So, for background-
I moved to Texas in the United States of America and lived there for 6 months in 2000. I was 10 years old at the time.
Can I let you in on something? Something I find absolutely hilarious?
The first time that our new neighbours came to visit, they drove. They genuinely got into their Chevy and drove the fifty metres to our house to say hello and welcome us to the neighbourhood. They were nice people, don’t get me wrong, but the fact that they burned up fossil fuels to travel a short walking distance made us realise that we were in not just another country, but in another world.
The people were nice, don’t get me wrong. Texans are the most welcoming people I have ever met. They never like to see somebody hungry, and they are very relaxed people who have a mañana attitude most of the time. They just happen to have massive portion sizes. I have since visited the USA and let me tell you, even when compared to other states (I’ve visited New York, Connecticut, Maryland, New Jersey, Florida and California), the portion sizes are huge. What we’d call a large burger in the UK is what Texans would define as small! Well, to be fair, for the most time, this is true. Austin however, seem to worry more about their arteries and general health. Plus, their attitude towards keeping fit is better than it is in most places that I’ve visited in the USA. I unfortunately, spent most of my time in Houston.
Please don’t misunderstand me here. Houston has a brilliant mixing pot of cultures, and if you’ve never been there, I highly recommend you take a trip. Their food is awesome (if not GIGANTIC), the people are lovely (albeit mainly conservative Christian), and it never seems to be cloudy over there, just very hot.
I digress… getting a little off-topic here.
The one thing people had to get used to over there was my walking to and from school. Now the school I went to over there was less than a mile’s walk away from where we resided, but the first day, second, and pretty much every day of the school “semester” (funny word for term) people offered me a lift to school.
By far the funniest experience we had over there in regards to cultural difference had to be going to a cinema. For legal reasons, I shan’t mention which one, as I fear the person involved may still work there, and she turned out all right in the end.
We’d gone to watch a film (I can’t remember which one, due to the sheer hilarity of this event), had popcorn and everything. It was just between Thanksgiving and Christmas, and it was about 25 degrees Celsius. The sun was shining, and the locals were wrapped up in coats and scarves. Overall, the day was a lovely one for anybody British in Houston.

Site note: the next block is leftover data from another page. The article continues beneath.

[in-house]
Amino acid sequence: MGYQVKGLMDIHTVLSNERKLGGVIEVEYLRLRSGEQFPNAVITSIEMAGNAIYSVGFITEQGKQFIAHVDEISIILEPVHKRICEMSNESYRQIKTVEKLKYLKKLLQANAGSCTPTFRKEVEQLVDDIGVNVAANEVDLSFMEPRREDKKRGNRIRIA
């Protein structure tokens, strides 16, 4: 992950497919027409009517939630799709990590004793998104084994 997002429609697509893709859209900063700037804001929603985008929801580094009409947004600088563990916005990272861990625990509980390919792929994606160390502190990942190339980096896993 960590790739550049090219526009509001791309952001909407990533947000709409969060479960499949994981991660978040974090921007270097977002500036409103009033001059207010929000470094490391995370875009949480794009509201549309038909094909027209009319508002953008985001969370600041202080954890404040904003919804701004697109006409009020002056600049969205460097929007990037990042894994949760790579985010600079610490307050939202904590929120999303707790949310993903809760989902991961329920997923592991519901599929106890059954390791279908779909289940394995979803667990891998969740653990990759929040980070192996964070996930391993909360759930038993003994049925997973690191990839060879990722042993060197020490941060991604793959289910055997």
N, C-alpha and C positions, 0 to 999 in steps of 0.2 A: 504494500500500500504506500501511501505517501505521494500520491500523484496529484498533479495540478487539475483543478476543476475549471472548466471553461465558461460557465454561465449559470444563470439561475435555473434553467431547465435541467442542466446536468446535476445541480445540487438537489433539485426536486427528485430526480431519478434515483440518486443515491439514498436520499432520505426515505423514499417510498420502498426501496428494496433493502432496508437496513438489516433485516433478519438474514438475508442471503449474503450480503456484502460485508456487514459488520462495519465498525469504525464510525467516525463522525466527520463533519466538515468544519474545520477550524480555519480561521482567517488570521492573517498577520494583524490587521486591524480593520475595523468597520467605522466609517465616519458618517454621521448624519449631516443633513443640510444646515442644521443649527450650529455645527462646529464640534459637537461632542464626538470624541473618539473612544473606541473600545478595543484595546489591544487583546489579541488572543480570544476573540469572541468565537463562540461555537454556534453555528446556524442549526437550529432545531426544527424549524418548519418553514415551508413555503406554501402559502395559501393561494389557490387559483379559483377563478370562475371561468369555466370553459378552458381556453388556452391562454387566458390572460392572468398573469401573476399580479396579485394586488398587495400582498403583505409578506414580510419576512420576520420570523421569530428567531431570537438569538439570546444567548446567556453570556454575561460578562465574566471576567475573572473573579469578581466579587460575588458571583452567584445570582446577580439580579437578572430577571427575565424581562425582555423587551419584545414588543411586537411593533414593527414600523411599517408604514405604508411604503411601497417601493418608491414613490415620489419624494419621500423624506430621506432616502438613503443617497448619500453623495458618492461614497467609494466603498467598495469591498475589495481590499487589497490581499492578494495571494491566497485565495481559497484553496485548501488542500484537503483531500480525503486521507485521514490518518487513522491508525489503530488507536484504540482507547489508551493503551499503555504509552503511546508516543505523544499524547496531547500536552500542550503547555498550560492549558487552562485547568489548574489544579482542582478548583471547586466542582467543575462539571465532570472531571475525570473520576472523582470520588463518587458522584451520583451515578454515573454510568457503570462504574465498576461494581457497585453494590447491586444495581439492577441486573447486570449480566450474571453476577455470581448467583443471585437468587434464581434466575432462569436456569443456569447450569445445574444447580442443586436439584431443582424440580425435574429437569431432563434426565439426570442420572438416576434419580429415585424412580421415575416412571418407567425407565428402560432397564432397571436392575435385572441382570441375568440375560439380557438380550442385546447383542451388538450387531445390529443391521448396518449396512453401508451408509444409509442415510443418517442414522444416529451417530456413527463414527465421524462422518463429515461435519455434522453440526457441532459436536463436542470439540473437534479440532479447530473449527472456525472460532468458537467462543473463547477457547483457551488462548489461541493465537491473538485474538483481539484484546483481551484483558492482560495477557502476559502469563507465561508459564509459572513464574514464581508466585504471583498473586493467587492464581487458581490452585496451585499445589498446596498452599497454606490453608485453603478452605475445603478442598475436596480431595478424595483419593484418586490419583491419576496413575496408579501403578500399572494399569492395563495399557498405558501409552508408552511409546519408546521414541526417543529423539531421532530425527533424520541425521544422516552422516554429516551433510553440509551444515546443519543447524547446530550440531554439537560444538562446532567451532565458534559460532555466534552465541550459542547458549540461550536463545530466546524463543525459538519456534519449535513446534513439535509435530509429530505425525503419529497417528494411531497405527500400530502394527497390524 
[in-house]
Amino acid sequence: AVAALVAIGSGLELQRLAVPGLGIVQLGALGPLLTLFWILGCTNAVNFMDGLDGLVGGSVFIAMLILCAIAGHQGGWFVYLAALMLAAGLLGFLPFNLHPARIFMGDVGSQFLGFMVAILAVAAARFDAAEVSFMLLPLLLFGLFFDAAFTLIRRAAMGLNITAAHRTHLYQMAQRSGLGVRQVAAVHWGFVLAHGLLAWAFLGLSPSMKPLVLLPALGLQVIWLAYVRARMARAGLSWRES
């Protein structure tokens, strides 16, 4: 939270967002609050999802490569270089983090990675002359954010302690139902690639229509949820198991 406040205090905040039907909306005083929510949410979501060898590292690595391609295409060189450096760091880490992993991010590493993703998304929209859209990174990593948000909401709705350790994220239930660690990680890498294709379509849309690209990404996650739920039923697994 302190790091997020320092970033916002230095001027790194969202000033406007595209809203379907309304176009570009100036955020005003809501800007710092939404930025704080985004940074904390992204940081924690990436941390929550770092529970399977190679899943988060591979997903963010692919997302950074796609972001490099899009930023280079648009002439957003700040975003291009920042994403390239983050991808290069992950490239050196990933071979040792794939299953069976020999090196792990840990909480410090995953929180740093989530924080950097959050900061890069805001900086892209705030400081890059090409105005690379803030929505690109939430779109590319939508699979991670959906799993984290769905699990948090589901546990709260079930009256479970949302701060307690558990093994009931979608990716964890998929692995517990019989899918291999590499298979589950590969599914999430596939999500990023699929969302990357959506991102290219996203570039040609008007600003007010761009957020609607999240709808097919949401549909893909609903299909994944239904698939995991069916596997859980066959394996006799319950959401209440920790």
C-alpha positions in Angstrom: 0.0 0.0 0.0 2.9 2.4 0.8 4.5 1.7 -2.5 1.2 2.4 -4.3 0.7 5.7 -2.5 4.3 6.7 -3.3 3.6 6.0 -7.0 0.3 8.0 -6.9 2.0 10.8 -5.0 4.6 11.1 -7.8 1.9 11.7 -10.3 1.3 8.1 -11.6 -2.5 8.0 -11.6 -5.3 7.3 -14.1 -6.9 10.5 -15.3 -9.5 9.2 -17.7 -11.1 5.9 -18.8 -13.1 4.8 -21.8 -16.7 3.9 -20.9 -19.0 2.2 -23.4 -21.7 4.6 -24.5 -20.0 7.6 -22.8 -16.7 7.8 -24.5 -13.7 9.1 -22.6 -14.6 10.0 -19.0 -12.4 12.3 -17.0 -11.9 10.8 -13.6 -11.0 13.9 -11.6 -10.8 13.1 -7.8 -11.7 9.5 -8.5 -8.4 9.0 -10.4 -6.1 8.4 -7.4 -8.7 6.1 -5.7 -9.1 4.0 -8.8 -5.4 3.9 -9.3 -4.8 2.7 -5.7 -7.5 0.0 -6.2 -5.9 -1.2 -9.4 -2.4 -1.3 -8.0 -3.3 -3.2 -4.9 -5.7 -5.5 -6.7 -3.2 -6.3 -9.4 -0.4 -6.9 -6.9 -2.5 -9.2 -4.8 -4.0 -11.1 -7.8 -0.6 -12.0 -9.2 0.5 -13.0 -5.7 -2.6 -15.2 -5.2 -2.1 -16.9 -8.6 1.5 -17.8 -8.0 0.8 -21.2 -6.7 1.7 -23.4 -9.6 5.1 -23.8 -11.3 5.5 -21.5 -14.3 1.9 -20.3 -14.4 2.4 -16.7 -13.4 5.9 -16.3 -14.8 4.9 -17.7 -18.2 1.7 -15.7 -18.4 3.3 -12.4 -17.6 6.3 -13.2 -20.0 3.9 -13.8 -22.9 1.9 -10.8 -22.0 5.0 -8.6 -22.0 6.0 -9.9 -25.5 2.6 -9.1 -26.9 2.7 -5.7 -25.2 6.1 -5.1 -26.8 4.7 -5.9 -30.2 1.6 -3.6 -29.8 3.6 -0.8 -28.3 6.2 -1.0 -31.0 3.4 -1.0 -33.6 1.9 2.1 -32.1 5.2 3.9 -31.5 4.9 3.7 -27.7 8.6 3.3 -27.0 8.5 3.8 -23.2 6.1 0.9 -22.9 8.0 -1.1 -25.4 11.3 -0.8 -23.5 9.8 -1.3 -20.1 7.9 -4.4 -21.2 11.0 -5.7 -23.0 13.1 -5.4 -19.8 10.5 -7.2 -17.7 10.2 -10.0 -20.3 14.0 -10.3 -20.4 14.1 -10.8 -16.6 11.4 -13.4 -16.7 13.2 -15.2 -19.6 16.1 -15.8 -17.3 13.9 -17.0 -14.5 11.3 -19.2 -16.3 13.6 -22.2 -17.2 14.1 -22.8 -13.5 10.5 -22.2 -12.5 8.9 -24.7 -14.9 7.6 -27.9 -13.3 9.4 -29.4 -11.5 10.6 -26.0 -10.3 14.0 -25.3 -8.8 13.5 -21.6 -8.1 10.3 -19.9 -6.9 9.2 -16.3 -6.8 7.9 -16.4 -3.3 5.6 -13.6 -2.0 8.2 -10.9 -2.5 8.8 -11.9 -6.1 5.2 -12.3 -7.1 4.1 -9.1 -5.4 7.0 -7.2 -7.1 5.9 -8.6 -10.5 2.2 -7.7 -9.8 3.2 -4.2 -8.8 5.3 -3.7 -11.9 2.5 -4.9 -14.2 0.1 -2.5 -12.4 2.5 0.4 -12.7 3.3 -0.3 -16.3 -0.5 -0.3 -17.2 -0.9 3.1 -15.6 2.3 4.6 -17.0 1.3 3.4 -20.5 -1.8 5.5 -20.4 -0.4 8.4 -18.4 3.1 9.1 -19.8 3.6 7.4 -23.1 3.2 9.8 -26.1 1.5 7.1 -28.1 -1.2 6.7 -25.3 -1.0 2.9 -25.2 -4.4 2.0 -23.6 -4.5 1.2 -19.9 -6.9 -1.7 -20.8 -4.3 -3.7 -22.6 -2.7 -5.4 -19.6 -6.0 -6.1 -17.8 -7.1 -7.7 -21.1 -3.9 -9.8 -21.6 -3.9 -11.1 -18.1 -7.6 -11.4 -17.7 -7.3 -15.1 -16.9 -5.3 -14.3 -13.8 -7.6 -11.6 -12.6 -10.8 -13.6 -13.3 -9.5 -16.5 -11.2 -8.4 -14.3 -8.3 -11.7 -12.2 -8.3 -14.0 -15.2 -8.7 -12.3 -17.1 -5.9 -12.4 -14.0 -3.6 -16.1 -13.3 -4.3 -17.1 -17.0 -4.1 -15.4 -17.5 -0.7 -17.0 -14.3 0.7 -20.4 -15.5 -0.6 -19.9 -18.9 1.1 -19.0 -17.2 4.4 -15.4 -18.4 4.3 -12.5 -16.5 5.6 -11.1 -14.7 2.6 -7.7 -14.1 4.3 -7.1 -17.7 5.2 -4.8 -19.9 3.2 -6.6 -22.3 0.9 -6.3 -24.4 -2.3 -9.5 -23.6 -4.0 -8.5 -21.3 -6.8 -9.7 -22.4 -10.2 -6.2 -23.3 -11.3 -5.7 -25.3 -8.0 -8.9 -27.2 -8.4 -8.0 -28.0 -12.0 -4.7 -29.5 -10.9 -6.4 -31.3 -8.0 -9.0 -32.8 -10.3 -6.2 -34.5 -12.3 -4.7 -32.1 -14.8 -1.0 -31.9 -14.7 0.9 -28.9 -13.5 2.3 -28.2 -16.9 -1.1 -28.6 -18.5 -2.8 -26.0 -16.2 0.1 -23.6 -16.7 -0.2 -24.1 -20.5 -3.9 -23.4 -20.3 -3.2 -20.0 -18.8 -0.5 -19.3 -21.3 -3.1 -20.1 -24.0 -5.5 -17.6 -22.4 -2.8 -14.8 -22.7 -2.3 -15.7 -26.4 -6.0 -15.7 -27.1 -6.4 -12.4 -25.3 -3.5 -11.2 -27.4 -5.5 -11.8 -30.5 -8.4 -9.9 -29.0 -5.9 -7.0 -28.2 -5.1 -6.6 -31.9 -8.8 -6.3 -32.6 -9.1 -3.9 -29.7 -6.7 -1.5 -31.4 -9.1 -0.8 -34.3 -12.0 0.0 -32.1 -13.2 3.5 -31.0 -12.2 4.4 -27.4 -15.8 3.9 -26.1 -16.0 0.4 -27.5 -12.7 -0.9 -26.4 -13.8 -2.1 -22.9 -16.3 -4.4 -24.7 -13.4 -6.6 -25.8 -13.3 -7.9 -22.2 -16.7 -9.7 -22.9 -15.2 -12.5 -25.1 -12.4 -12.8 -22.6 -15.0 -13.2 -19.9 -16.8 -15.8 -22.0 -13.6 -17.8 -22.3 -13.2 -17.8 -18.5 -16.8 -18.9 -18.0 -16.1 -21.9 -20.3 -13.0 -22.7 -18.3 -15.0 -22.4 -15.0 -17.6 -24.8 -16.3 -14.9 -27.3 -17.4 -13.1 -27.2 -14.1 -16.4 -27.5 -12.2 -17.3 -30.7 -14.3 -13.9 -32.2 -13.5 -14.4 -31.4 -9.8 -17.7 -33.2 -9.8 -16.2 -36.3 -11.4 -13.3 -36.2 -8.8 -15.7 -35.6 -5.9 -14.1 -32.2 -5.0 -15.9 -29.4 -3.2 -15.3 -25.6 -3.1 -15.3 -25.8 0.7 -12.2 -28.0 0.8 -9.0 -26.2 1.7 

On our way out of the Cinema (what was generally referred to as a Movie Theatre- I don’t know why when Houston ha got a theatre district that rivals Broadway), we cheerily waved at the person behind the ticket counter. Her eyes, normally small, went wide open. To this day, I have never seen somebody jump out of a booth as quickly as this twenty-something did. It was only eclipsed by the following exchange.
“Wow, don’t you have coats for those children, sir? It’s freezing cold outside! Oh, for god’s sake!” (She takes off her work fleece and wraps my little sister in it)
Before any of us could answer and explain that we came from England, and for us, this was a heatwave, she carried on.
“You ought to be ashamed of yourselves! You have come to the movies in the middle of winter and not one of you is wearing a coat! Well, it’s all right for you (gesturing at my father, who was a big man, even by Houston’s standards), but what about the children! The tall one on the crutches (I have Cerebral Palsy, and needed to use crutches for most of my childhood) is so skinny! How on earth is he supposed to keep warm in shorts and T-shirts! Right, that’s it! I’m getting the manager!”
Reflecting on this, it has to be said that the woman had her heart in the right place, and we were grateful that she didn’t call the police, but it was still a stupidly over-the-top reaction for us Brits.
My father, who wasn’t exactly the master of diplomacy, held his hands up to get her attention, and politely explained about our nationality and the heat. For me, it was sweltering hot anyway. The woman, as soon as she’d heard our accents, became incredibly apologetic, and we became good friends for the rest of our stay. I still laugh about it, even today.
This is the end of part one, of which there will be several parts published in the oncoming weeks. I hope you found this as funny as we did.